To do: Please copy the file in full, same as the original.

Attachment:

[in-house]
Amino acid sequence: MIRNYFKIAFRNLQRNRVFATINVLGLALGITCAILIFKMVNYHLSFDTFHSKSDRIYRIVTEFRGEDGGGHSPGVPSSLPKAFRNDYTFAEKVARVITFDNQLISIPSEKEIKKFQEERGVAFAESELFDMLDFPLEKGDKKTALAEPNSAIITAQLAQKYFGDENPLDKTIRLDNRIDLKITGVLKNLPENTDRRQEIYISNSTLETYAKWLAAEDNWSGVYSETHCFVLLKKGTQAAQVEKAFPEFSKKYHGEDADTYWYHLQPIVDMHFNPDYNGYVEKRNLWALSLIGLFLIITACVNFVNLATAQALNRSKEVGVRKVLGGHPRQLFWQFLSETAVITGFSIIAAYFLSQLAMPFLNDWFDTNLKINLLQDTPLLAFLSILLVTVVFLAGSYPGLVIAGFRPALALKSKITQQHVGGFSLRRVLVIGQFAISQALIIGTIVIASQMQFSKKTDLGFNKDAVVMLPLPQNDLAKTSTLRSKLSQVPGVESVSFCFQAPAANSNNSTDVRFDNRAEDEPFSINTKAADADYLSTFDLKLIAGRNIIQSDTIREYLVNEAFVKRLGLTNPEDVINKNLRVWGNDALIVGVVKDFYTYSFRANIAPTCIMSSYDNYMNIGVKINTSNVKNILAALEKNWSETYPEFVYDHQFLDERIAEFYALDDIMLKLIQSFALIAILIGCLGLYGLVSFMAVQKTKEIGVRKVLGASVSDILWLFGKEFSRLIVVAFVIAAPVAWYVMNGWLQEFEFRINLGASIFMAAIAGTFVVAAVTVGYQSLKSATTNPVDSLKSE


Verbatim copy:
[in-house]
Amino acid sequence: MIRNYFKIAFRNLQRNRVFATINVLGLALGITCAILIFKMVNYHLSFDTFHSKSDRIYRIVTEFRGEDGGGHSPGVPSSLPKAFRNDYTFAEKVARVITFDNQLISIPSEKEIKKFQEERGVAFAESELFDMLDFPLEKGDKKTALAEPNSAIITAQLAQKYFGDENPLDKTIRLDNRIDLKITGVLKNLPENTDRRQEIYISNSTLETYAKWLAAEDNWSGVYSETHCFVLLKKGTQAAQVEKAFPEFSKKYHGEDADTYWYHLQPIVDMHFNPDYNGYVEKRNLWALSLIGLFLIITACVNFVNLATAQALNRSKEVGVRKVLGGHPRQLFWQFLSETAVITGFSIIAAYFLSQLAMPFLNDWFDTNLKINLLQDTPLLAFLSILLVTVVFLAGSYPGLVIAGFRPALALKSKITQQHVGGFSLRRVLVIGQFAISQALIIGTIVIASQMQFSKKTDLGFNKDAVVMLPLPQNDLAKTSTLRSKLSQVPGVESVSFCFQAPAANSNNSTDVRFDNRAEDEPFSINTKAADADYLSTFDLKLIAGRNIIQSDTIREYLVNEAFVKRLGLTNPEDVINKNLRVWGNDALIVGVVKDFYTYSFRANIAPTCIMSSYDNYMNIGVKINTSNVKNILAALEKNWSETYPEFVYDHQFLDERIAEFYALDDIMLKLIQSFALIAILIGCLGLYGLVSFMAVQKTKEIGVRKVLGASVSDILWLFGKEFSRLIVVAFVIAAPVAWYVMNGWLQEFEFRINLGASIFMAAIAGTFVVAAVTVGYQSLKSATTNPVDSLKSE